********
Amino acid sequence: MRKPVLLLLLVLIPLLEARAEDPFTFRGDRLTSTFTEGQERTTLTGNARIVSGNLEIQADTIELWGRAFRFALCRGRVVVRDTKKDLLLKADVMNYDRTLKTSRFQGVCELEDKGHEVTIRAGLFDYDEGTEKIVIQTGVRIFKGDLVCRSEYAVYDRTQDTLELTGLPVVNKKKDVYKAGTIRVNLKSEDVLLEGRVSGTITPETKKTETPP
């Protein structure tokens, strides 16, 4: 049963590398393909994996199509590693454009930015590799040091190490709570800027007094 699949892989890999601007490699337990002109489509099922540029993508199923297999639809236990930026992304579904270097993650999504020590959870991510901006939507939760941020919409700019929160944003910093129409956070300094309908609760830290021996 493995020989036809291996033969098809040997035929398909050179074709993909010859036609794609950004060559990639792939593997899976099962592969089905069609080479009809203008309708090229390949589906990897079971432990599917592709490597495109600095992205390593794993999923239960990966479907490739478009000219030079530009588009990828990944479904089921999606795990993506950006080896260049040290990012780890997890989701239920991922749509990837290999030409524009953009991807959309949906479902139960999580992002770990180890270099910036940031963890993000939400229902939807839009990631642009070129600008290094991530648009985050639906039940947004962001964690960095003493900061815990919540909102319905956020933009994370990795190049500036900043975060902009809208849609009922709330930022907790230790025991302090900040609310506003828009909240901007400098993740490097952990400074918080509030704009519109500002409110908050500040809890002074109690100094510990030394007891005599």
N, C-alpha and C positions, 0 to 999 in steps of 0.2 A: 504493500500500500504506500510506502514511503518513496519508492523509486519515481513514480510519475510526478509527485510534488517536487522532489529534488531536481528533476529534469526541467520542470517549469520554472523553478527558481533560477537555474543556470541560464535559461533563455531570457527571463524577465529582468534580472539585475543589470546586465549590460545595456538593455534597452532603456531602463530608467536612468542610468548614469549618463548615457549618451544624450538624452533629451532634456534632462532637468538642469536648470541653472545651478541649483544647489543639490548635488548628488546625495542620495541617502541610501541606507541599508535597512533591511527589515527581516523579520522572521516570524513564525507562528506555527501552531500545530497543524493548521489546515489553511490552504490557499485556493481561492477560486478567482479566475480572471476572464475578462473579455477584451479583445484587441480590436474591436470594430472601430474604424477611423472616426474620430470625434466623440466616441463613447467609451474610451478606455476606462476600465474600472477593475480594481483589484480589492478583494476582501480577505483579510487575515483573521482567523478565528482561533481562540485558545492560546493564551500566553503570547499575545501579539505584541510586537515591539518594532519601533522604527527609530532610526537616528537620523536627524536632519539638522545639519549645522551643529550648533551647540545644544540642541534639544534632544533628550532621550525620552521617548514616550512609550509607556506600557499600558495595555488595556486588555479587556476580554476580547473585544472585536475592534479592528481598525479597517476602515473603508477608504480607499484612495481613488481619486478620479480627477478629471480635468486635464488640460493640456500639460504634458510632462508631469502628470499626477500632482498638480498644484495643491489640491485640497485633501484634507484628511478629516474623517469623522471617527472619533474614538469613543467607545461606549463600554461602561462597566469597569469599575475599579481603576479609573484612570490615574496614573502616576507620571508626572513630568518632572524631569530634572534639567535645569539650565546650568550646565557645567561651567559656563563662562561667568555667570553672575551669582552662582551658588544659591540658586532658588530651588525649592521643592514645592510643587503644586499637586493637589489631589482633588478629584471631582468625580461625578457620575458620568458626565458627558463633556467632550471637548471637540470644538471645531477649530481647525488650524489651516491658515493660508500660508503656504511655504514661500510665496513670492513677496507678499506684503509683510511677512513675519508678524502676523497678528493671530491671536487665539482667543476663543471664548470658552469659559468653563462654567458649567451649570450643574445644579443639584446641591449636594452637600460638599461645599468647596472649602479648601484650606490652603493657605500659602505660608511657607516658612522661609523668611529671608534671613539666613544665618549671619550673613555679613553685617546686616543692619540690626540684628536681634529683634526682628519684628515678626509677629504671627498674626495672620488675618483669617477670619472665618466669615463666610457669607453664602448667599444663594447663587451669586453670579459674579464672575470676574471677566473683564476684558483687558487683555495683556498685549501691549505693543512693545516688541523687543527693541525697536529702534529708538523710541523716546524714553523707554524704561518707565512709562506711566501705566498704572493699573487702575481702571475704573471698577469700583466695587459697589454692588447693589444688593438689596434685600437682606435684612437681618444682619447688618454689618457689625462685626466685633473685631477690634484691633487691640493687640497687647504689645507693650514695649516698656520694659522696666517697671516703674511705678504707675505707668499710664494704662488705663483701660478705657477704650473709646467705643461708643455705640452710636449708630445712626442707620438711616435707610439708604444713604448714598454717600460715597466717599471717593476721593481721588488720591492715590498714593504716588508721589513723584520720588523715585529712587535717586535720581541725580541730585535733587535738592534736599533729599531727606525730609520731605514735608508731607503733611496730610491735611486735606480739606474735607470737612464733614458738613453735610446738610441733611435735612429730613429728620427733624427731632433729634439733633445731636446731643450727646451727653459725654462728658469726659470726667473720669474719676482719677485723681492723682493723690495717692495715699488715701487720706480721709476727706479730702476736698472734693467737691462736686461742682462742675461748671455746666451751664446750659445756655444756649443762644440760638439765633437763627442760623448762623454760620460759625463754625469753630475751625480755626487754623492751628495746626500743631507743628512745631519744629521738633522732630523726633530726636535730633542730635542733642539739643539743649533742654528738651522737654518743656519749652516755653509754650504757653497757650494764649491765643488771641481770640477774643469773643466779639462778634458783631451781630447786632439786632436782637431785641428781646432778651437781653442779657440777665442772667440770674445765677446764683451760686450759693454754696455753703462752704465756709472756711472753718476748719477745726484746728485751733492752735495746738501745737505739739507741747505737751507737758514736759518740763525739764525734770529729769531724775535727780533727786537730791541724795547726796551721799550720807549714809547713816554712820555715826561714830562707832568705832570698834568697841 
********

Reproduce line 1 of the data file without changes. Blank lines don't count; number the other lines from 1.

Amino acid sequence: MRKPVLLLLLVLIPLLEARAEDPFTFRGDRLTSTFTEGQERTTLTGNARIVSGNLEIQADTIELWGRAFRFALCRGRVVVRDTKKDLLLKADVMNYDRTLKTSRFQGVCELEDKGHEVTIRAGLFDYDEGTEKIVIQTGVRIFKGDLVCRSEYAVYDRTQDTLELTGLPVVNKKKDVYKAGTIRVNLKSEDVLLEGRVSGTITPETKKTETPP